The Conservative party is interesting, in that it tends to take slightly more time to respond to society and to the change in social mores, which is partly because we are conservatives by nature—with a big C and a small c. However, over time the party does seem to progress quite rapidly, once it gets the gist of things and begins to respond to and reflect the society around it. It is interesting to note that the Conservative party was the first party to elect a Jewish Prime Minister, and a bachelor as a leader of the party; and of course, it elected the first female Prime Minister and leader of the party. We will see what the future holds, but interestingly, despite some of the criticisms of the party, in many ways it has been quicker to reflect the make-up of society, certainly in its leadership.

At the last election, my hon. Friend Mr Vara and I were the only two ethnic minority — if hon. Members wish to box us in in that way — Conservative Members of this House, but our number has now increased significantly to 12. That occurred not through positive discrimination — it was not done through all-black, all-black-and-ethnic-minority shortlists or all-female shortlists — but by an organic process; it was an evolution that gradually reflected the society around us, and I am delighted at those results. There are now 49, rather than 17, women representing the Conservatives in this place, which is a huge step forward, and it has been made without the need for those draconian, divisive and often counter-productive measures.

However, there is a generational lag, which we must, to some degree, accept. Equally, if any hon. Member here was to move to another country and seek, as an adult, to become a Member of the Parliament of that nation, it is unlikely that that would happen or it would be exceptional if it did. There are so many ways in which we can split society into groups — by gender, skin colour, sexuality, disability, socio-economic background and so on. Hon. Members from all parties in this House have a joint desire to see this place be more representative of the country we serve. My biggest plea today is that we do not rush in and embrace quotas — all-women or all-black shortlists, or shortlists with only people with disabilities on them — because such an approach is counter-productive. In a way, it ingrains a sense that there is an elite and that somehow these hapless groups have to have this extra special support, and it alienates others. That form of “groupism” in society is, in many ways, more dangerous than a short-term under-representation over a period of a few years.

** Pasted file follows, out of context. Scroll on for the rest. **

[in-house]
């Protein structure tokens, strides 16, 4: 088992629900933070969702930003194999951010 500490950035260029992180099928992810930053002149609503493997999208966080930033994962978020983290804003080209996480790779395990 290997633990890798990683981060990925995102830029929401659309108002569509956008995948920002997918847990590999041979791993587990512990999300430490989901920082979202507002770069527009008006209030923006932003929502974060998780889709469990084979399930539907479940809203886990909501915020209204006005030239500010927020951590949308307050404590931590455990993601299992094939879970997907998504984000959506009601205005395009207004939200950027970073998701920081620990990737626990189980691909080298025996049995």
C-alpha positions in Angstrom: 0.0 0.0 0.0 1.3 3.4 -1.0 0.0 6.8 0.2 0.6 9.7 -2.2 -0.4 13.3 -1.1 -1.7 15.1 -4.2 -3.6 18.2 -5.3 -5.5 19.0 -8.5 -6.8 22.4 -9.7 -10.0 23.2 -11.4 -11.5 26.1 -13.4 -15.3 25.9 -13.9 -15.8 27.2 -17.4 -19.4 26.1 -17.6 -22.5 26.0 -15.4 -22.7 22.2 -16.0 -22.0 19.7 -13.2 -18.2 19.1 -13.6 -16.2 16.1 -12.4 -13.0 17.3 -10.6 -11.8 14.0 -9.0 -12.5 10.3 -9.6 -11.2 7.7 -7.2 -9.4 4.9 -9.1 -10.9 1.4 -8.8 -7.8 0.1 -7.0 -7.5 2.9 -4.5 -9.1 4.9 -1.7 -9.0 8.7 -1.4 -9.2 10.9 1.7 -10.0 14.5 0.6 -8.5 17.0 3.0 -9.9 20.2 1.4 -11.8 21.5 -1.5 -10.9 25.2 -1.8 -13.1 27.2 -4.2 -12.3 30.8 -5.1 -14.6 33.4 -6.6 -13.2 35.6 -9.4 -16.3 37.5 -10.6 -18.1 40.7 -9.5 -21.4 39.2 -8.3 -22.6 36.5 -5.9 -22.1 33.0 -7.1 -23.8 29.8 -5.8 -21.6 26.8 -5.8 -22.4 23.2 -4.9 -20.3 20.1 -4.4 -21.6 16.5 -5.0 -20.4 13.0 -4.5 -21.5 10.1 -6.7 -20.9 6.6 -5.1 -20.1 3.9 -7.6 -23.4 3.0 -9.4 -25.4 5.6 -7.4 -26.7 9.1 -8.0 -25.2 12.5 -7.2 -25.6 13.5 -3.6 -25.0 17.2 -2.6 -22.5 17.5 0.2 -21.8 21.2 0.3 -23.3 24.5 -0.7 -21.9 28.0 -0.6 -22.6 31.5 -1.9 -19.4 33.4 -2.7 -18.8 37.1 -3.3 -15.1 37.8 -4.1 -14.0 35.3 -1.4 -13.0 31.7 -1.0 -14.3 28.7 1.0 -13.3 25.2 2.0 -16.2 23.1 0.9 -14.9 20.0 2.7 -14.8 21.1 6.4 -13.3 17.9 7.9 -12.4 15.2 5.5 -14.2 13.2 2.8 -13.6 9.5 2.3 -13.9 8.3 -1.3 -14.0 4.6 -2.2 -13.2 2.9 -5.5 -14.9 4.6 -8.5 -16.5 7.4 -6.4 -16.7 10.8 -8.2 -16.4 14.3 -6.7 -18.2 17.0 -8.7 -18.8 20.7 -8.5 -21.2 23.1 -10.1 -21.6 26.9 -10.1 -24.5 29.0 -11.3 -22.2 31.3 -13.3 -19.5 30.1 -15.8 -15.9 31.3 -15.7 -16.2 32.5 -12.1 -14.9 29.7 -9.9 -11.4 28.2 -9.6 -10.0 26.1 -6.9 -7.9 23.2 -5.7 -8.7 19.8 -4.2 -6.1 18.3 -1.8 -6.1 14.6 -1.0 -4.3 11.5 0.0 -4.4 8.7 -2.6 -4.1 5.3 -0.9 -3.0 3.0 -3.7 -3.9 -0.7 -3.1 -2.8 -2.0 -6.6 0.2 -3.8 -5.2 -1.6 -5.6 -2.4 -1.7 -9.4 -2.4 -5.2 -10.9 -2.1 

I do have a dream that this place will be more representative of the nation at large — that is happening at a rate of knots in most parties and I hope it will continue. But if I was to urge anything, from my own experience, I would urge us not have a knee-jerk reaction and have exclusively feature-based shortlists at this time.